Everybody wants to get to heaven,
but nobody wants to die.
In the span of a single day, I read and heard variations of that statement from two very different sources. One was a quote used in curriculum for a Christian education class. I can’t remember the author’s name attributed to the quote. The other source was a verse from a hip-hop song used for the soundtrack of a television show. I don’t know the title of the song, or the group’s name.
I bet the writer and the entertainer don’t know each other. And I don’t think, if somehow each one discovered the other’s use of the statement, that there would be any accusations of plagiarism or nasty lawsuits.
I suspect it’s a rather commonly used phrase, just as relevant for a scholar as for a singer.
Along with Christmas, Easter is one of the two grand celebrations of the Christian year.
Christmas is easy; Easter is hard.
Imagine what you feel like a few days out from Christmas? No, I’m not talking about the exhaustion of shopping or the obligations of parties. How do you feel as you get close the end of the journey to Bethlehem? Regardless of whether you take the Bible literally, with every word and situation laden with unassailable holy truth, or dismiss it as a fanciful tale, I would bet there is the common ground of anticipation. With the smell of evergreens and the crinkle of bright wrapping paper, there is that birth. Maybe you slip into a Christmas Eve service, cold from a wintry night and cynical from a weary day, and you hear those familiar verses with gift-giving magi and trembling shepherds. And birth happens. A new child. A new hope.
Christmas is easy to sell, easy to employ a few familiar carols to tap into people’s emotional needs and longings. But then you walk away, thankful that Joseph and Mary will do a good job of bringing the youngster up right.
You get closer to Bethlehem, and birth is your reward.
You get closer to Jerusalem and the kid raised in Nazareth is up on that cross. Is placed in that tomb. Death.
And then, if you ease into the church on Easter morning, with those lilies adorning the alter, you stand and sing about “Christ is Risen.” And maybe you sing it joyously. Or maybe you don’t even open your mouth and you are simply around other people who seem to be singing it joyously.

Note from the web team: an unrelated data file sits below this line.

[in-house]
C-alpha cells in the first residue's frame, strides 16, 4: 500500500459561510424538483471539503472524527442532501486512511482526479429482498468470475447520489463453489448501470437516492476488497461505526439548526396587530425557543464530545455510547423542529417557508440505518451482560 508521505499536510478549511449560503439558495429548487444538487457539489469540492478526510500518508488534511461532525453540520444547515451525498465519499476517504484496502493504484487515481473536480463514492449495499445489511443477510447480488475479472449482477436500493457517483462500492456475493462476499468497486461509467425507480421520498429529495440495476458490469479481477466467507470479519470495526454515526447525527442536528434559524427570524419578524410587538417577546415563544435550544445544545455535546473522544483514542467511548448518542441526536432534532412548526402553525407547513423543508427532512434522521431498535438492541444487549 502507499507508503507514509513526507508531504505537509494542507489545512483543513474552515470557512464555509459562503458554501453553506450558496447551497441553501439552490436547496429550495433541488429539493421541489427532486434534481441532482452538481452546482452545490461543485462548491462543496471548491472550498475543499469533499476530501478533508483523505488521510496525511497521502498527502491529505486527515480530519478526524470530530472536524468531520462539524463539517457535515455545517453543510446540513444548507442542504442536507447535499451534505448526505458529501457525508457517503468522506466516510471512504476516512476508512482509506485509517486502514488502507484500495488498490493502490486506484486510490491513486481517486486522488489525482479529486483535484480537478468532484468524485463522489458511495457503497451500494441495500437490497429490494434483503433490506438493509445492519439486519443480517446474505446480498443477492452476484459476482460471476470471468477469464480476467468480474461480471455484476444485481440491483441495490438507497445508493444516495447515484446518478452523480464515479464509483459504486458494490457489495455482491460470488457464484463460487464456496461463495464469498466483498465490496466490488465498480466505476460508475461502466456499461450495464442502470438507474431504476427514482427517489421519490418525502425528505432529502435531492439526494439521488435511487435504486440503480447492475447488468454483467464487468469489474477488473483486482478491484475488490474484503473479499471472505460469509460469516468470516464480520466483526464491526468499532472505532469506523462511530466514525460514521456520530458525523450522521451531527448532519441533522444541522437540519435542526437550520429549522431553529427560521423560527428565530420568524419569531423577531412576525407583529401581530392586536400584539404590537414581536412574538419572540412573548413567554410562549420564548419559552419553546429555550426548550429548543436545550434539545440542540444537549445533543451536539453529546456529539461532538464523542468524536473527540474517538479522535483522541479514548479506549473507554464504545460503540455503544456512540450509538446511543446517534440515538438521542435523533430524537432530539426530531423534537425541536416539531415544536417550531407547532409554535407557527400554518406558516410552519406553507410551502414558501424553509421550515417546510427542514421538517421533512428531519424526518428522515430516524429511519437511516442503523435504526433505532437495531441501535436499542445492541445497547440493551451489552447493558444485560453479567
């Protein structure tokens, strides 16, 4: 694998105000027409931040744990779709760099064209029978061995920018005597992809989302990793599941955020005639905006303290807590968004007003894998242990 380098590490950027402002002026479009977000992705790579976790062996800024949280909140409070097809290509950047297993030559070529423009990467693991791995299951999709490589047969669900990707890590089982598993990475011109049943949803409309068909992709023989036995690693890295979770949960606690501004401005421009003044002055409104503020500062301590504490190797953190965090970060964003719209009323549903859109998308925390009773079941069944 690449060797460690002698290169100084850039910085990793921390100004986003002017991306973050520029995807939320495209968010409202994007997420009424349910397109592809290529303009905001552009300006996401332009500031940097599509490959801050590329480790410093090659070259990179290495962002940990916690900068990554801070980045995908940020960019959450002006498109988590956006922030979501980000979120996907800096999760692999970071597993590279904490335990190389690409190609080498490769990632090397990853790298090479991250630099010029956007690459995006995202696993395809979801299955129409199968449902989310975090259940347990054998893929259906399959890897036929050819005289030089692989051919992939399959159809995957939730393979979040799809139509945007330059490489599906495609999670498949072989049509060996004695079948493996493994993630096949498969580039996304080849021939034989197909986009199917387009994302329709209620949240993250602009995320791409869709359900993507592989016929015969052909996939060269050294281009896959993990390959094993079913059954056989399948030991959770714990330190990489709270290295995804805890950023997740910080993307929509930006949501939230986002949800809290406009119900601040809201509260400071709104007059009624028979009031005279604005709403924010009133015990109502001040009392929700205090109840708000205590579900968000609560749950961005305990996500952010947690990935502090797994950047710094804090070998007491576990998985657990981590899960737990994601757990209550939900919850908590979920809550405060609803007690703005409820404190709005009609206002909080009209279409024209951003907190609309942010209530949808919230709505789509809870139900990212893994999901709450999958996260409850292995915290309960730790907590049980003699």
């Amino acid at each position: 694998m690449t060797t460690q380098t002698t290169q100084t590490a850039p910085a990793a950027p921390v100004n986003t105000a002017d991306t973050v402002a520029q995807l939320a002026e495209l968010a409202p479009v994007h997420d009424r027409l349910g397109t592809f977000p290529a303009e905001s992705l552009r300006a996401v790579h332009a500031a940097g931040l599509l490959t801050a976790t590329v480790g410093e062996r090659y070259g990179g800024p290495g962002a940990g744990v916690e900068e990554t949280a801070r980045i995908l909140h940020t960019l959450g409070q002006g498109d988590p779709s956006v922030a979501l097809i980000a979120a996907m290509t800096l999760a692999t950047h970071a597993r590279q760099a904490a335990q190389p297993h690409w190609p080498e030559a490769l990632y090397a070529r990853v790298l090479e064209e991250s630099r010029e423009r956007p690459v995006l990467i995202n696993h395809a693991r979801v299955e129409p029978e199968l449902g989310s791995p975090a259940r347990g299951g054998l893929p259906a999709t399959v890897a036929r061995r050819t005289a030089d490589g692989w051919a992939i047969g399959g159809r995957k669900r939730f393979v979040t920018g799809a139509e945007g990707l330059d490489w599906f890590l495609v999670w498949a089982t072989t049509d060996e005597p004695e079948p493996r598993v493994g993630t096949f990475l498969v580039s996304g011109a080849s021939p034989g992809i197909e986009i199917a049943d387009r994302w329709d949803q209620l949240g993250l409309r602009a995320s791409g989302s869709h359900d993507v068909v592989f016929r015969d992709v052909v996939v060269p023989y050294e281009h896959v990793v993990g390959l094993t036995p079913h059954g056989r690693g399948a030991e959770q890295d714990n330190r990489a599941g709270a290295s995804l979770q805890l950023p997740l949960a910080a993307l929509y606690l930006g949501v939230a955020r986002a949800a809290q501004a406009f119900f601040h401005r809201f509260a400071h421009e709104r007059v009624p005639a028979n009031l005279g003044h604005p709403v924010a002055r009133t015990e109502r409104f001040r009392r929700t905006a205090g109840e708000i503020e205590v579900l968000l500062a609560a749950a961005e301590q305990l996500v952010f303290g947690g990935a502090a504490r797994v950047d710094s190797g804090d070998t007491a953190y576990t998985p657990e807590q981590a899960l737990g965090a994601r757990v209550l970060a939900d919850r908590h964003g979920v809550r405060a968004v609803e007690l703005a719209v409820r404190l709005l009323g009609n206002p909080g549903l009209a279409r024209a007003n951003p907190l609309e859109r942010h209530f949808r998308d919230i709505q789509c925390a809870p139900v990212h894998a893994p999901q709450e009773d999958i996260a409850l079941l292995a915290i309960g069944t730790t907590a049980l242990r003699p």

Christ is risen.
Paul, writing to the community in Corinth (I Corinthians 15:55), asked, “Where, O death is your victory? Where, O death, is your sting?” Writing 1,700 years later, Charles Wesley (in “Christ the Lord is Risen Today) penned, “Christ has opened paradise.”
But death still happens. Grief can be our frequent companion.
All of the Gospel accounts of what Jesus did after the resurrection, from Mark’s handful of verses, to John’s detailed encounters in chapter 21, reveal nothing about heaven or paradise. Of what is next. Of what happens after we die.
The resurrected Jesus doesn’t start handing out a roadmap to the afterlife. If anything, and you can read this in any of the Gospels, he is more concerned with earth than heaven, with what needs to happen today rather than some tantalizing tale of pearly gates and golden highways.
But for me, as easy as it is to preach or write about the birth in Bethlehem, I’ll take the early morning of Mark’s Gospel (“And very early on the first day of the week, when the sun had risen, they went to the tomb.”) or Luke’s view of Peter’s first reaction (that Jesus’ resurrection was “an idle tale.”)
The empty tomb doesn’t matter to me. The promise of heaven, of an afterlife, doesn’t strengthen my faith. Paul was wrong . . . death still stings. Our tears will flow. Charles Wesley was wrong . . . paradise is not what matters.
Every Easter, I walk again with those friends of Jesus. Early morning is dawning and the headlines—chose any year—speak of war. Speak of hunger. Speak of loss and failure. Our day-to-day world itself seems an “idle tale.” And yet not.
Is there a heaven? A paradise? An afterlife? Sorry, Easter doesn’t fill in the blanks for those questions. What I do know is I am on a journey now. I am alive. There is yet work to be done. Joseph and Mary aren’t here to raise the baby anymore.
For an Easter wish I’d like to change the song’s lyrics:
May we help create God’s realm of love on earth,
and may we all choose life today.
I suppose that doesn’t work too well as a hip-hop verse, but I do believe the risen Christ invites us—you, me—to the earthbound path of bringing life to others.